Jutta Niemann: When I took over his archives I was involved in other exhibitions and I didn't know a lot about his work. As I went on learning, I realised that his images were very interesting as they could be seen as vitally important documents of a time when nobody had access to all these different cultures and figures in France and it was very exciting to try and find out which international and famous people were close to him and how they worked together. He started in the '30s and always lived in Montparnasse and knew all the artists living there. He had his own studio and used to take images for reportages and publicity and take portraits of famous people as well. It was around the '30s that he also started taking fashion photos with designers such as Chanel and Schiaparelli. When he came back from Switzerland in 1946, Christian Dior was the first one who took him as one of his photographers, but he knew already quite a few designer who became famous in the '40s, like Jacques Fath or Jacques Heim.
What made him a good fashion photographer?
Jutta Niemann: He was already well known for his lighting and for the fact that he was very good at photographing textiles – when you look at his photos you know exactly what kind of fabric the design in the picture was made of.
Is there a garment by a specific designer that Maywald photographed that you particularly like?
Jutta Niemann: When I first started working on this archive, I began with the negatives as there were very few prints, and I went through a hundred thousand negatives in my work, so you can imagine it's difficult to pick just one. I think in each season I have at least ten photos which I just adore!
What kind of pictures were selected for the show in Chazelles-sur-Lyon?
Jutta Niemann: For what regards the exhibition at the Atelier-Musée du Chapeau in Chazelles-sur-Lyon, since that's a hat museum, we selected only portraits of models wearing hats, but there are very interesting photos as well of famous people wearing hats in different occasions like Marcel Marceau for example.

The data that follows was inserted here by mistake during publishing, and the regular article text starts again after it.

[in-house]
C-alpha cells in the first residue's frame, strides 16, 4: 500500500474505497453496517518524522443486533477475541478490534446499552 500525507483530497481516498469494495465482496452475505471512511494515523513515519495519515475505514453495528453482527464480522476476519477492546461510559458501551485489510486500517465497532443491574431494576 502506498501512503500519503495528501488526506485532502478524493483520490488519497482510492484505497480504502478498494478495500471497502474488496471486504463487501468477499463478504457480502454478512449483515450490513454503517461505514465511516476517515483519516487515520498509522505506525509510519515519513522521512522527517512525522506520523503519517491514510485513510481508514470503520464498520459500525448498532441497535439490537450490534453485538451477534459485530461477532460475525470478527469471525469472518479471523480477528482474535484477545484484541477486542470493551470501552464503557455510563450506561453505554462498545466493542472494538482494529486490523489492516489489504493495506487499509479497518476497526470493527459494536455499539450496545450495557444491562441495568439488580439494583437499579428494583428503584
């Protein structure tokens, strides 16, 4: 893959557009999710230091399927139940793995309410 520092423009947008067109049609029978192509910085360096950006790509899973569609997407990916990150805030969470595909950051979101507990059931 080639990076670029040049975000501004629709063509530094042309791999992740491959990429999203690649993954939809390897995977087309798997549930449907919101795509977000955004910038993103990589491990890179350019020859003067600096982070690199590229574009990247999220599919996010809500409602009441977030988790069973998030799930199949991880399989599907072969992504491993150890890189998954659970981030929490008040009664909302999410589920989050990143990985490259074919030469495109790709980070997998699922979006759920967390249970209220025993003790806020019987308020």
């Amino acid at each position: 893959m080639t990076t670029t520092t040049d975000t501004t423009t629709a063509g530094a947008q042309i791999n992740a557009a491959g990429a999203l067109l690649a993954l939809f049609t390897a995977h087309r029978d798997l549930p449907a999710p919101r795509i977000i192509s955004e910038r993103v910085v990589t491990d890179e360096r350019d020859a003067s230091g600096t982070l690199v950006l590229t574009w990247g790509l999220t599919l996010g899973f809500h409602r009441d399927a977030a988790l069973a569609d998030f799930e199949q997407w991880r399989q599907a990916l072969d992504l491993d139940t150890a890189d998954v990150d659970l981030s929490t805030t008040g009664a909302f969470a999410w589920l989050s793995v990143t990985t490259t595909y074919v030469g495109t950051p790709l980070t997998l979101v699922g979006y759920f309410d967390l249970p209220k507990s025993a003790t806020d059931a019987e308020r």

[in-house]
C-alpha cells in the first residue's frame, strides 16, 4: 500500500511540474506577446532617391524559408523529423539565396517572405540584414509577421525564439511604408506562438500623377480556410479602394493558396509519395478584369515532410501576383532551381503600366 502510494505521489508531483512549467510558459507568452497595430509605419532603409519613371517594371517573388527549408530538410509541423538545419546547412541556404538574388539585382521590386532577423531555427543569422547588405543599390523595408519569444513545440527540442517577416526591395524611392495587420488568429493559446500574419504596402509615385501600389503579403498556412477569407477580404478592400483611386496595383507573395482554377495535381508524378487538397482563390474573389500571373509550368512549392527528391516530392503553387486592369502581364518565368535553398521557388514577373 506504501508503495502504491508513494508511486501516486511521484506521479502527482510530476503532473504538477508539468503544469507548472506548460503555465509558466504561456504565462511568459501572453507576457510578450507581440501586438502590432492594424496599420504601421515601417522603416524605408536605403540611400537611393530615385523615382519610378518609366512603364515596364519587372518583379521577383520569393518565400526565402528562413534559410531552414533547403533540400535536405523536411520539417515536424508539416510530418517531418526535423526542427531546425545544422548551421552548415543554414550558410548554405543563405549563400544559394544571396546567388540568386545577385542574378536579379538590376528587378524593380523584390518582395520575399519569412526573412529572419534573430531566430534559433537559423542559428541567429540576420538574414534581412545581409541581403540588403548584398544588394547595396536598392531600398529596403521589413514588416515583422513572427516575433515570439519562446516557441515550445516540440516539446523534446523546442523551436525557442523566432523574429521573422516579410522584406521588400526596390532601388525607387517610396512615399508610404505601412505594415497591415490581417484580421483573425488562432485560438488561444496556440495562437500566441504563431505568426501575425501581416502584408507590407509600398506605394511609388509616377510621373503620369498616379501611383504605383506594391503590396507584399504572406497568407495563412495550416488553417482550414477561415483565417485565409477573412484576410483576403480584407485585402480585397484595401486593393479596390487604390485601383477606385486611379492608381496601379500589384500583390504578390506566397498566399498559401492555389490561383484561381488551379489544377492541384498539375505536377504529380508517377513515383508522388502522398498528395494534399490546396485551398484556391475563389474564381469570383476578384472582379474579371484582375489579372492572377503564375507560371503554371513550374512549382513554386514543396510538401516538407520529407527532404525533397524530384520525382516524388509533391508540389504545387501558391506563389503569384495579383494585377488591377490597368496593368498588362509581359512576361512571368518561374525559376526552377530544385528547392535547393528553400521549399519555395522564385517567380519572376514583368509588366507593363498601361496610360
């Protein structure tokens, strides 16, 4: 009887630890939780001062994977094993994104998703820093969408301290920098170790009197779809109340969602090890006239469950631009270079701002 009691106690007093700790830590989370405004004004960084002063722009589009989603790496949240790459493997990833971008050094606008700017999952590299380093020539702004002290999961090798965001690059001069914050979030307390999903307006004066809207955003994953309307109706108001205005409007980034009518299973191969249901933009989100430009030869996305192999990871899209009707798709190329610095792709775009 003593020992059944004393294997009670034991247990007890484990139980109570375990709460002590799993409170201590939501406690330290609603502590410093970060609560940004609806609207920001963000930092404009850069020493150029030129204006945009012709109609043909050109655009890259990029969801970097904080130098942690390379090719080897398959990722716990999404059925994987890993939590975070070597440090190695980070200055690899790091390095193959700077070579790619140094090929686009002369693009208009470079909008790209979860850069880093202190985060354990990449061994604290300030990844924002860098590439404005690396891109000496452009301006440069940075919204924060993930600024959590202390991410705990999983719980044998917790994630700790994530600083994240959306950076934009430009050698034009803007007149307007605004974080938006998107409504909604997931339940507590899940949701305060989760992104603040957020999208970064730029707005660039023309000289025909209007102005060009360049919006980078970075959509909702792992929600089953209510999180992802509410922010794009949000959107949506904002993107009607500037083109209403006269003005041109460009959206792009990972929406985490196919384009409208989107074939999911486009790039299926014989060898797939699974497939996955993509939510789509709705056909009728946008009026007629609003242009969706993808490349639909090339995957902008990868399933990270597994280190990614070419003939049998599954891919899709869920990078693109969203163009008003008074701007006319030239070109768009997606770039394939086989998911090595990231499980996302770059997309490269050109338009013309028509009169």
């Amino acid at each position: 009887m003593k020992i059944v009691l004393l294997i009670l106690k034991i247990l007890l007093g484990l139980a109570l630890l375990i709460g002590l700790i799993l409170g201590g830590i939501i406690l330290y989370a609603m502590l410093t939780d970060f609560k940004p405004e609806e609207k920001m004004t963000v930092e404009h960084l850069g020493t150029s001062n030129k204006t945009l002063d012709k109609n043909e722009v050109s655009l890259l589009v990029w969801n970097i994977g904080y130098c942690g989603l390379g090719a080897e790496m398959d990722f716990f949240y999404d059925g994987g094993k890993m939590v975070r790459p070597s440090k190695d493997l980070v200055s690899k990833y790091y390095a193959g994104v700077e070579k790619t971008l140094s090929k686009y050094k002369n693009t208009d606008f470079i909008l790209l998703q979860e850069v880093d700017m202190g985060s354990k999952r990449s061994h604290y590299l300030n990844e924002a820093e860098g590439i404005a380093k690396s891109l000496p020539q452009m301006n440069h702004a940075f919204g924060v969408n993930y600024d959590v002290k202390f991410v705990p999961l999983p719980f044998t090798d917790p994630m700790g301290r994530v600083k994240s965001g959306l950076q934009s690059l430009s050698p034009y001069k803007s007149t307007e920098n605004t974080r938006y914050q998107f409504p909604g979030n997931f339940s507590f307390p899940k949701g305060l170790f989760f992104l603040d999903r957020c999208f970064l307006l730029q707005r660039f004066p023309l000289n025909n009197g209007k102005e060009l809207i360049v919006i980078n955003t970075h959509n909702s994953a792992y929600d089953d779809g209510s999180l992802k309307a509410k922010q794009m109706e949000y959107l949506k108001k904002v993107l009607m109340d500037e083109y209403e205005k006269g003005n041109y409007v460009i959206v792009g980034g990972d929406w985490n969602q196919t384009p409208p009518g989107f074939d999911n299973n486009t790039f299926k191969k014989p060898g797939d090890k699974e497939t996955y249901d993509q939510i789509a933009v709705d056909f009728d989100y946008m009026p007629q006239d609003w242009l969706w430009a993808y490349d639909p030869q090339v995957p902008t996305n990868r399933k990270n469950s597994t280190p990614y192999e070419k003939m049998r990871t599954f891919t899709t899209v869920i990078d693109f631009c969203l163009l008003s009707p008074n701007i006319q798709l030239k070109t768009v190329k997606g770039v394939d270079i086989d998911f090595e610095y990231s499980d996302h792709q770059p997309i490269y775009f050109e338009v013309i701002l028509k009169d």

Why did Maywald move onto architecture and also interior design as the years passed?
Jutta Niemann: He used to say that one of the key events in his life after the war years was the death of Christian Dior in 1957. After that fashion photography started changing a lot for Maywald. When things change you have to move on, but Maywald had a very classic style. So, aside from fashion photography, he also took portraits of artists such as Picasso and Chagall, then he got interested in decoration and architecture and, after the '50s, he started taking more photos that focused on architecture or on the fascinating homes of interesting people.
Maywald also made several short films, have you ever seen them?
Jutta Niemann: He did three films, I have only two, one is about Montparnasse and it was in colour and another one was a sort of surreal film, with several abstract photos and images of people quickly changing. Unfortunately they were in a very bad condition because he never took care of them, and the original music doesn't exist anymore. I took them to some very good production houses and they said there is nothing you can do about them.
Will there be further Willy Maywald exhibitions in other countries soon?
Jutta Niemann: There was a very big exhibition of his work at the FIT in New York in 1982 that then went from there to Japan as well and there was a big show in Germany, plus further exhibitions featuring his portraits of artists. There are always ideas about new events as his images work at different levels.
Why is Willy Maywald important in our age and times?
Jutta Niemann: When I started working on this archive no one was interested in black and white photography, because it was all coming up in colour, but now black and white is important again and Maywald's works are particularly relevant because nothing was ever done to them. His images were not retouched, they're just photographs and they're all good and this is a key point since we're so used to retouched images that we often forget the importance of a simple photograph.
Willy Maywald, Hommage aux Chapeaux 1936-1968, 6th April to 15th September 2013, Atelier-Musée du Chapeau, Lyon, France.
Jacques Fath, white hat with swan feathers, Paris, 1951. © Association Willy Maywald / VG Bild-Kunst, Bonn 2010